In the wake of the dismantlement of the "Jungle" refugee camp in Calais, the migrant population of the Dunkirk camp, La Linière, has doubled. Abigal Frymann Rouch reports on their desperate attempts to reach the UK.
Entering the migrants' camp outside Dunkirk, a hand-painted sign offers "Liberty, brotherhood, equality, sisterhood, welcome." A more official-looking board beneath it explains that the camp aims to enable migrants "to stop, to rest, and to think about their route … in complete safety." Next is a building used for laundry, a small office, a nurse's room, a burnt-out health center, a wood store, a communal kitchen, a shower block, a children's play area - and row after row of chipboard cabins, each numbered, that house around 1,400 people.
These migrants are determined to reach Britain, despite the government's refusal to take any more than 350 minors from the "Jungle" camp in Calais after it closed last October. Since then, the population of the Dunkirk camp, La Linière, has doubled. Most residents are Iraqi Kurds, Afghans, Iranians or Vietnamese. They are prepared to pay thousands of pounds to be smuggled onto a lorry bound for Britain, leaving from Zeebrugge, Dunkirk, Calais or Boulogne. But while they wait, perhaps while they persuade relatives back home to help with the transfer of funds, they exist here.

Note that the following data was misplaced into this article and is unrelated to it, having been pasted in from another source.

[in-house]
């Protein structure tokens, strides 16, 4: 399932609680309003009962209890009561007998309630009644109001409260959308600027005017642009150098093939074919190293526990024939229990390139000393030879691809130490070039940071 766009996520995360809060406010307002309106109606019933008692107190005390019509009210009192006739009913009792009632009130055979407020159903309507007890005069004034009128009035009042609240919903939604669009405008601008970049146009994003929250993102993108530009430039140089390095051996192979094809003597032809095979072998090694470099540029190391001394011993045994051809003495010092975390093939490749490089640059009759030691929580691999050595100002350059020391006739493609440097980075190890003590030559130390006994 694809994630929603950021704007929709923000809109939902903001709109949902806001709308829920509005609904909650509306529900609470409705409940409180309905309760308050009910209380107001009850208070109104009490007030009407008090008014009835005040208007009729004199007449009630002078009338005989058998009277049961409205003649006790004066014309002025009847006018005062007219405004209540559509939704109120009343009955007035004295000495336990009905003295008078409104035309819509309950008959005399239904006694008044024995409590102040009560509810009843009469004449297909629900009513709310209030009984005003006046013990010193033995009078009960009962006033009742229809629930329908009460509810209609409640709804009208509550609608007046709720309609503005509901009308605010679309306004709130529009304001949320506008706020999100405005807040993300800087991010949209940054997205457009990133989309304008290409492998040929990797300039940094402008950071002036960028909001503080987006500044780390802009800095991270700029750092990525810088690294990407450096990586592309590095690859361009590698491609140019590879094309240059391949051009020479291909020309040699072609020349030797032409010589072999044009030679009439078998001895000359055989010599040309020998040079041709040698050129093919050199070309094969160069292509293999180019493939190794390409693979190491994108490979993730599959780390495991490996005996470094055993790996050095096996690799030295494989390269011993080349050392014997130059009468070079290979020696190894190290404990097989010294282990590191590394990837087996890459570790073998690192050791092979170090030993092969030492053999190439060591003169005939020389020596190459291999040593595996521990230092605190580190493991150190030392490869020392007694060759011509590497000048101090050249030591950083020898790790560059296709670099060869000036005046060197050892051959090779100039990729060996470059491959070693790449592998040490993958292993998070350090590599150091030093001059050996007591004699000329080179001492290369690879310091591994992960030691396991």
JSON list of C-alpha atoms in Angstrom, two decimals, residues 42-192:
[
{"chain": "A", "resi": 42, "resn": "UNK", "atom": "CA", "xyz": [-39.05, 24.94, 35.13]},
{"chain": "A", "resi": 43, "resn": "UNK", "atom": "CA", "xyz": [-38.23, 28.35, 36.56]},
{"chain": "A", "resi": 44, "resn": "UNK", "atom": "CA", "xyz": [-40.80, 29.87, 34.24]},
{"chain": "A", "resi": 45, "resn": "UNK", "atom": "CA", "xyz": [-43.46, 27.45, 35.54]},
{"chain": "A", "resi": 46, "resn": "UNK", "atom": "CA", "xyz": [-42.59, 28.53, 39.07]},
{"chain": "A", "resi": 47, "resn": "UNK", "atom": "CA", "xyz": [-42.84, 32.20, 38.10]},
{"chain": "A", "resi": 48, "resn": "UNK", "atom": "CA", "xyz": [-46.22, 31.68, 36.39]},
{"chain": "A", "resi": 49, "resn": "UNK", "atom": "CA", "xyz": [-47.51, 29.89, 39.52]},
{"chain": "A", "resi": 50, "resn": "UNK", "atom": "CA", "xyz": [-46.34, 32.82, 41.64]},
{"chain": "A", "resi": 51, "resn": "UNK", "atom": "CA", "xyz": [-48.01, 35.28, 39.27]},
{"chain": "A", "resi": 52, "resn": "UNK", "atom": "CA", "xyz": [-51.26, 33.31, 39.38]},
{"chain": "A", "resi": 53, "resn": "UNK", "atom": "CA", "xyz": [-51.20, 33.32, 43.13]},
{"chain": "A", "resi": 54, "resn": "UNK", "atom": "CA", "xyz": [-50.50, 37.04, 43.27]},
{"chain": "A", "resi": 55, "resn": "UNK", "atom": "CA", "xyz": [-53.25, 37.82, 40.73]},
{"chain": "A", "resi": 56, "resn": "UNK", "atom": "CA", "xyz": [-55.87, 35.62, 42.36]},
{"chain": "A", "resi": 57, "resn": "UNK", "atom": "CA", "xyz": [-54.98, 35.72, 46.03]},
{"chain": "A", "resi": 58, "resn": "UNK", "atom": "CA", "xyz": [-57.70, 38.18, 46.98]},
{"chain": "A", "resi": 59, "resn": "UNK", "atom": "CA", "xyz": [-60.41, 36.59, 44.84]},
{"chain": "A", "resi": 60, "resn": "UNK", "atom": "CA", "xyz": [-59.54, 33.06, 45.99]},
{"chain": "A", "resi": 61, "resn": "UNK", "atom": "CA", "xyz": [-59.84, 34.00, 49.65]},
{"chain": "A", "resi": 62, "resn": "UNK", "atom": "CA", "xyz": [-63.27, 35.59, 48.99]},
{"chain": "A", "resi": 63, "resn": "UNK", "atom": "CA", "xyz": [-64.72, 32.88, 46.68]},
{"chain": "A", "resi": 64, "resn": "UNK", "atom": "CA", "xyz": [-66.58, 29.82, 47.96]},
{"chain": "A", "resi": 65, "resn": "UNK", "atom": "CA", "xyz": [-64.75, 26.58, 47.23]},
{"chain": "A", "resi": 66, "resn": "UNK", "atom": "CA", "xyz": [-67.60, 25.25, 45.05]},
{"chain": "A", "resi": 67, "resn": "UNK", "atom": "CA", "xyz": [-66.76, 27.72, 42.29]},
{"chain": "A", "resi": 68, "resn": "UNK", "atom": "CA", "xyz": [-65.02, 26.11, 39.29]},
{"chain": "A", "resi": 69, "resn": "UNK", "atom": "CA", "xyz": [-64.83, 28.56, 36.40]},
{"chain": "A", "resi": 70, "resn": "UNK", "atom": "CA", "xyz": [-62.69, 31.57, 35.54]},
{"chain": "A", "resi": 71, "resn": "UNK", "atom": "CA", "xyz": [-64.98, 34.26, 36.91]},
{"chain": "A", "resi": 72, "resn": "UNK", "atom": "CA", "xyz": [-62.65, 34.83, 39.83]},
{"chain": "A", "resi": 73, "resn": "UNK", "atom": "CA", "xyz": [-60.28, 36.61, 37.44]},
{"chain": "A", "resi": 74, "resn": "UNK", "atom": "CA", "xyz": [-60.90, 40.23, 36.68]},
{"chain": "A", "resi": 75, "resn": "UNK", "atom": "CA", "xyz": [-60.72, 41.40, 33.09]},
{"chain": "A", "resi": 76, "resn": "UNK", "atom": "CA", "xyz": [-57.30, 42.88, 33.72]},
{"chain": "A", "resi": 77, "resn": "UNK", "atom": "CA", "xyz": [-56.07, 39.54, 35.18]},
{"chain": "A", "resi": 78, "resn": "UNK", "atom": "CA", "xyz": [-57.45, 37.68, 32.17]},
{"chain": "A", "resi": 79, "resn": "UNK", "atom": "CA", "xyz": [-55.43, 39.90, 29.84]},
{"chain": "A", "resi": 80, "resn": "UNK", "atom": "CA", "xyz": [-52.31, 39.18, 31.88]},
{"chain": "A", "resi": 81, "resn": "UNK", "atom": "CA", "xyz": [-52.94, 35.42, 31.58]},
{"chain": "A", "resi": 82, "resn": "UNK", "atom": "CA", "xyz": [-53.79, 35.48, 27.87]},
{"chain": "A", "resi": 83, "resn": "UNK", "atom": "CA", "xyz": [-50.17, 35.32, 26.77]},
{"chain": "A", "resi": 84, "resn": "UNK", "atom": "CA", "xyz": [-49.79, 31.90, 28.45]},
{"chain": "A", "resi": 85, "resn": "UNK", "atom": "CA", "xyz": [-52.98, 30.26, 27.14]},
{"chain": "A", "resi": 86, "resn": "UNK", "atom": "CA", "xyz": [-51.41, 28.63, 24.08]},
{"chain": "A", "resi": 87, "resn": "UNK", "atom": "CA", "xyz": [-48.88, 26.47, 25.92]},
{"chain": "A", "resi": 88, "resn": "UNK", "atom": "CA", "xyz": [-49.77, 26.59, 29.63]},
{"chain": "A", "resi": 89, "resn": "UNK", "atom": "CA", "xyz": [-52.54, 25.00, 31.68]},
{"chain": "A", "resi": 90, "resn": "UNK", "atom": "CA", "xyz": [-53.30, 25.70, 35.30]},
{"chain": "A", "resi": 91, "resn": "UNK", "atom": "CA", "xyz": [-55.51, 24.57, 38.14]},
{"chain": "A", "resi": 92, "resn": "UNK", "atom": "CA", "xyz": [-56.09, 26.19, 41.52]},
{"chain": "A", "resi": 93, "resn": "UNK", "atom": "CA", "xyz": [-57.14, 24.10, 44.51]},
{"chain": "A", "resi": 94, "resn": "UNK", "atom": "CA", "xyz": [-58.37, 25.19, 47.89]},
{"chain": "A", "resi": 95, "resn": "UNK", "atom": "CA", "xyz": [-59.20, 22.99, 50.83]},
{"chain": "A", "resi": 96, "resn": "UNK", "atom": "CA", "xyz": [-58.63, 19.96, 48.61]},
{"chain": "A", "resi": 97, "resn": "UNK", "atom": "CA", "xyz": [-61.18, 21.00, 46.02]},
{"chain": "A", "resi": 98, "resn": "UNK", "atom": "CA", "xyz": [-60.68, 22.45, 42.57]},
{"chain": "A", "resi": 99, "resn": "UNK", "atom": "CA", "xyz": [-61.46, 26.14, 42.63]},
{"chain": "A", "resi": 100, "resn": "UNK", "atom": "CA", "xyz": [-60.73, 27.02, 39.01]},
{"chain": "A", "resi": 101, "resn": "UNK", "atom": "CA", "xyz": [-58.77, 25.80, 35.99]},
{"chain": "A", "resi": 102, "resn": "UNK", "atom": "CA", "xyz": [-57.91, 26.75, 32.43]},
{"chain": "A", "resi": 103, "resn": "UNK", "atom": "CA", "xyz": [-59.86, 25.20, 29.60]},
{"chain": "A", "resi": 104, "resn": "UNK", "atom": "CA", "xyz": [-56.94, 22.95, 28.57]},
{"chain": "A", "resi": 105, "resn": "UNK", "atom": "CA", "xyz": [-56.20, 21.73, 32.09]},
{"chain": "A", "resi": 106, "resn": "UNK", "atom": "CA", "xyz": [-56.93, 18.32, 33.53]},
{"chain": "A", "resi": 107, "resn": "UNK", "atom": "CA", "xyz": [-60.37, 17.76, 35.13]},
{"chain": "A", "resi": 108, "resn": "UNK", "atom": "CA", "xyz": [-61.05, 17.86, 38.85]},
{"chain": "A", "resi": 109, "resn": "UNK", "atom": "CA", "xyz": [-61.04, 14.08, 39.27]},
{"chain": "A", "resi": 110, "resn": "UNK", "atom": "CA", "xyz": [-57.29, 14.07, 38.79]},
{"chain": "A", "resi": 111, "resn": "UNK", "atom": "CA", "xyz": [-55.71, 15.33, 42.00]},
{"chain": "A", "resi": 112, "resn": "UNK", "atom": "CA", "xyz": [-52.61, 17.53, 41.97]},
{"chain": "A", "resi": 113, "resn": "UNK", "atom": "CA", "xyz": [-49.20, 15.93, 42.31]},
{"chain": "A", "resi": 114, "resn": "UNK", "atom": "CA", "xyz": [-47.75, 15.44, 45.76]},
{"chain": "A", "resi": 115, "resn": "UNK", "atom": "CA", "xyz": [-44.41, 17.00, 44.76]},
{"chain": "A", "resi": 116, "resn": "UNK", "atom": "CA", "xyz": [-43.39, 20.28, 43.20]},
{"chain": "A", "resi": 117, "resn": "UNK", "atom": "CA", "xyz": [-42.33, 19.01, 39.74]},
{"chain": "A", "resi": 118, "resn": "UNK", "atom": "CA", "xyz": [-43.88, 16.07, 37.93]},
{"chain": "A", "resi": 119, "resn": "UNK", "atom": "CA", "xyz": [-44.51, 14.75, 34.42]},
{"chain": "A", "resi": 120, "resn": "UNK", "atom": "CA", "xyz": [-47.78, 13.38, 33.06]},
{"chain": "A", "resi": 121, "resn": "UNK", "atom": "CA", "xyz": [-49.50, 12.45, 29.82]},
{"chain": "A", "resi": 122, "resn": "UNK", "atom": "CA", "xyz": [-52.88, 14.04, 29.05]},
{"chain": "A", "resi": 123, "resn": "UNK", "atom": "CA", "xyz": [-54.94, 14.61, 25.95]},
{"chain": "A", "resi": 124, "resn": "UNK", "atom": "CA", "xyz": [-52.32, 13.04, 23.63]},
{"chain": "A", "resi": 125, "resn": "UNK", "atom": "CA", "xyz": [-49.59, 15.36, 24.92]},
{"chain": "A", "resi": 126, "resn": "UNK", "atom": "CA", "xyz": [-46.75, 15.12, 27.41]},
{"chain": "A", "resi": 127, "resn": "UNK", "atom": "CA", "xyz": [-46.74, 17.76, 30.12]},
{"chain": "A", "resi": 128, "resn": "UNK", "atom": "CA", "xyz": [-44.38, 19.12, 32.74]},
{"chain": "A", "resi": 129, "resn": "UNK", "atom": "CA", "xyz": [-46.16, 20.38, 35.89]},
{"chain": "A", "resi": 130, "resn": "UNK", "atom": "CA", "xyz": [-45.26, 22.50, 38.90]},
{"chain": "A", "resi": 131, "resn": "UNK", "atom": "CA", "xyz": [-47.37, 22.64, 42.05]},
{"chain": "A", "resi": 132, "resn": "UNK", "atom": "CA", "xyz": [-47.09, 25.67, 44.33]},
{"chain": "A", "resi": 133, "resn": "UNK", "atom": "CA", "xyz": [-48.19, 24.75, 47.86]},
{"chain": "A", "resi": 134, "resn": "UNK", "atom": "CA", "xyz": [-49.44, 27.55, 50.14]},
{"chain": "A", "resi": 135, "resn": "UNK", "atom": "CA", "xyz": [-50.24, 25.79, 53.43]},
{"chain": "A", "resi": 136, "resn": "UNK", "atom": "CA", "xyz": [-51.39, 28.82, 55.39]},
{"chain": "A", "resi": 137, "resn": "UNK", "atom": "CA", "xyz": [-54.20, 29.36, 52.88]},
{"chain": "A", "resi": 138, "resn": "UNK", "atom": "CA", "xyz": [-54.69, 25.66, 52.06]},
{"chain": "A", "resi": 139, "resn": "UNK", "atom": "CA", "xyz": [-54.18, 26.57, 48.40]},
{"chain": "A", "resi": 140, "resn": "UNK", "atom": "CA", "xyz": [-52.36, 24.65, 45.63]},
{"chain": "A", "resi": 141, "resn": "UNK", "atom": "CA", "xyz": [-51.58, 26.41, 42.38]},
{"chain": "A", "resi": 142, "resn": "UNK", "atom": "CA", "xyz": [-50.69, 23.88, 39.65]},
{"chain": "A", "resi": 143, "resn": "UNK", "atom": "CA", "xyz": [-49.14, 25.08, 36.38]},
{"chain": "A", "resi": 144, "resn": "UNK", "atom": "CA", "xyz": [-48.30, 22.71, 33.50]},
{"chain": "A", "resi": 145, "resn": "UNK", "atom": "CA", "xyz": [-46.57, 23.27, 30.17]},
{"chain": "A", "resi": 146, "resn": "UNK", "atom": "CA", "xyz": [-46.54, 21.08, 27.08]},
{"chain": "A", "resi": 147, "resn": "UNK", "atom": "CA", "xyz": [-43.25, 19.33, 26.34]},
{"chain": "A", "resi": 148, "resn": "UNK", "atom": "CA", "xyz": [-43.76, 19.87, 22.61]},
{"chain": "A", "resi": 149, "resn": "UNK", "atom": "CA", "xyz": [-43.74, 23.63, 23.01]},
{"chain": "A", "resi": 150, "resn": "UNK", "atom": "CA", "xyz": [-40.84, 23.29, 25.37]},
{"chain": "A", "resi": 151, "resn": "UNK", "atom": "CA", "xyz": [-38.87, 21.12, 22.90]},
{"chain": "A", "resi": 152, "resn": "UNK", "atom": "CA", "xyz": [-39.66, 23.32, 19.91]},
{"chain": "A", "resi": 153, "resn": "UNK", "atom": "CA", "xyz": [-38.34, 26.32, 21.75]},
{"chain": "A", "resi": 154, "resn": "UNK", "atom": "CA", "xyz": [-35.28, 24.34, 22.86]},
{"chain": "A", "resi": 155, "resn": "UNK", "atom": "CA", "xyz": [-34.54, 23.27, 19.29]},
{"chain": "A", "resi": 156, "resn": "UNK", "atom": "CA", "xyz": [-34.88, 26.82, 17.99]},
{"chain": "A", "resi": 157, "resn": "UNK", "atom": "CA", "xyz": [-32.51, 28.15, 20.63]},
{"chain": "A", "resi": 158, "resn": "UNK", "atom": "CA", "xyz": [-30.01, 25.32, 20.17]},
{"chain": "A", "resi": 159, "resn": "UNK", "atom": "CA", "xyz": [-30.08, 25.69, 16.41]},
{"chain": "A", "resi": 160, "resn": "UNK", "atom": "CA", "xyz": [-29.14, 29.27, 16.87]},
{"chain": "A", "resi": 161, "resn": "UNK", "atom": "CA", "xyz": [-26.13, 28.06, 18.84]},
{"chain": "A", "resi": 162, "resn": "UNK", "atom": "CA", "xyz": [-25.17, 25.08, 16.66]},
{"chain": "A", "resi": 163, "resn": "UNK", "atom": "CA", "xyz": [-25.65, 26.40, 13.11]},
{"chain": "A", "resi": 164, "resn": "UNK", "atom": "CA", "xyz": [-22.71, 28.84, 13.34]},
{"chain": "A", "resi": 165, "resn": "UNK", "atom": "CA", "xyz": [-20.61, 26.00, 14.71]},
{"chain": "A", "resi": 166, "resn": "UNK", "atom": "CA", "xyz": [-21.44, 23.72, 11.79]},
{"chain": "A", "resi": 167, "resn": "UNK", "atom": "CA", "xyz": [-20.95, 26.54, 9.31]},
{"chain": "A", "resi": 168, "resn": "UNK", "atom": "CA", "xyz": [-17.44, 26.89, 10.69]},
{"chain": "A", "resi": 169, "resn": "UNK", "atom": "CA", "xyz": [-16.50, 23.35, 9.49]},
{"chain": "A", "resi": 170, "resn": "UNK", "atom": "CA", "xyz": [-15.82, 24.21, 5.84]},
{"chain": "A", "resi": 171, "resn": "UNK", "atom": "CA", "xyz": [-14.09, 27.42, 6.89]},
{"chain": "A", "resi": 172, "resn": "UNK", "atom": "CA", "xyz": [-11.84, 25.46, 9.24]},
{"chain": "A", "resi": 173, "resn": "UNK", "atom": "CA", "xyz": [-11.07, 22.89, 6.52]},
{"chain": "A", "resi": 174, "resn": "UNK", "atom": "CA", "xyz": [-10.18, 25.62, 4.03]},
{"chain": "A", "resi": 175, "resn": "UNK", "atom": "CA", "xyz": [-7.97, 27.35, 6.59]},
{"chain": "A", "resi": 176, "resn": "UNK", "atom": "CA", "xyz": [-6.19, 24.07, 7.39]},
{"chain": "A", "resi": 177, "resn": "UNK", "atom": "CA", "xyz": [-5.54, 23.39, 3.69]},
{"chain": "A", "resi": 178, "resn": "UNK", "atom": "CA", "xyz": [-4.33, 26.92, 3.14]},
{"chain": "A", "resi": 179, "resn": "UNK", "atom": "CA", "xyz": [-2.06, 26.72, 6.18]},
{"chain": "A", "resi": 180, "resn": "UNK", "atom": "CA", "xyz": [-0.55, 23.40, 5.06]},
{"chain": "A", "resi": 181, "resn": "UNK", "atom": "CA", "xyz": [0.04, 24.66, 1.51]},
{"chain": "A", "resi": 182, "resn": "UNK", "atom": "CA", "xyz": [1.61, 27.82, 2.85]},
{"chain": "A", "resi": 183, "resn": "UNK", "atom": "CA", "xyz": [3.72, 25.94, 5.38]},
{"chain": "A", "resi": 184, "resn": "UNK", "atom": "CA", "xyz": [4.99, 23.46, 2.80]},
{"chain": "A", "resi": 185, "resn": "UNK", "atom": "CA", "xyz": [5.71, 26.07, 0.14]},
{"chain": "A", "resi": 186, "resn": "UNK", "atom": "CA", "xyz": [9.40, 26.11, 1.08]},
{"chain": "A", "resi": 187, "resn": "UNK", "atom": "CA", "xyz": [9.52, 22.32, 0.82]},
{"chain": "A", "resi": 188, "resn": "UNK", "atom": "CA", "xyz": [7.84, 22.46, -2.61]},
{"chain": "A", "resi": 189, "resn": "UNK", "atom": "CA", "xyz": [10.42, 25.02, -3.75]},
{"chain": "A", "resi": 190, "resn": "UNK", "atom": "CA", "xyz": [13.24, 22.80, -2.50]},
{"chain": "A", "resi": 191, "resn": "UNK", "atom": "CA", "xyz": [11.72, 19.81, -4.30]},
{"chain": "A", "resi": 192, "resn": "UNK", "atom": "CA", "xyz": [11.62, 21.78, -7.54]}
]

"It's 100 times better than it used to be," says Lydie Granger, pastor of a local Evangelical church that distributes clothing, trainers and sleeping bags to the camp's residents. Of the previous camp, where migrants lived in a muddy sprawl of flimsy tents, she said she found herself wondering: "Is this France?" However, even the new camp is showing signs of wear and tear. "The shelters are run down and the showers are really bad now - hundreds and hundreds of people going through them for a year," she told DW.
Fleeing violence, but encountering yet more
One resident, Suren Salar, 27, a Kurd from the Iraqi city of Kirkuk, told DW he was injured in a bomb attack by a Sunni insurgent group in 2005, and rolled up his sleeves and trouser legs to show the burns. Another man, Twan, said he had fled Mosul five months ago and his house there had been "finished" in the anti-"Islamic State" (IS) push. A handful of residents are Iranians who have become Christians, seeking refuge because conversion can lead to jail or a death sentence back home.
Having done the hard part, refugees find the presumed safety of the camp very often to be elusive. "Yesterday, ta-ta-ta," says Twan, miming shooting with his hand. "Mafia." Another resident, speaking from the privacy of her cabin, elaborates. "It was outside my door, at around 5 p.m," says Sarah, an Iranian convert whose husband entered Britain three months ago after paying traffickers £3,000. The local paper La Voix du Nord reported that four migrants and a security guard were injured in the shooting. The paper carries similar reports every few months. Migrants say gunfire comes from Kurdish gangs who control the camp. The day after the incident, special police boosted the security presence on the camp gate.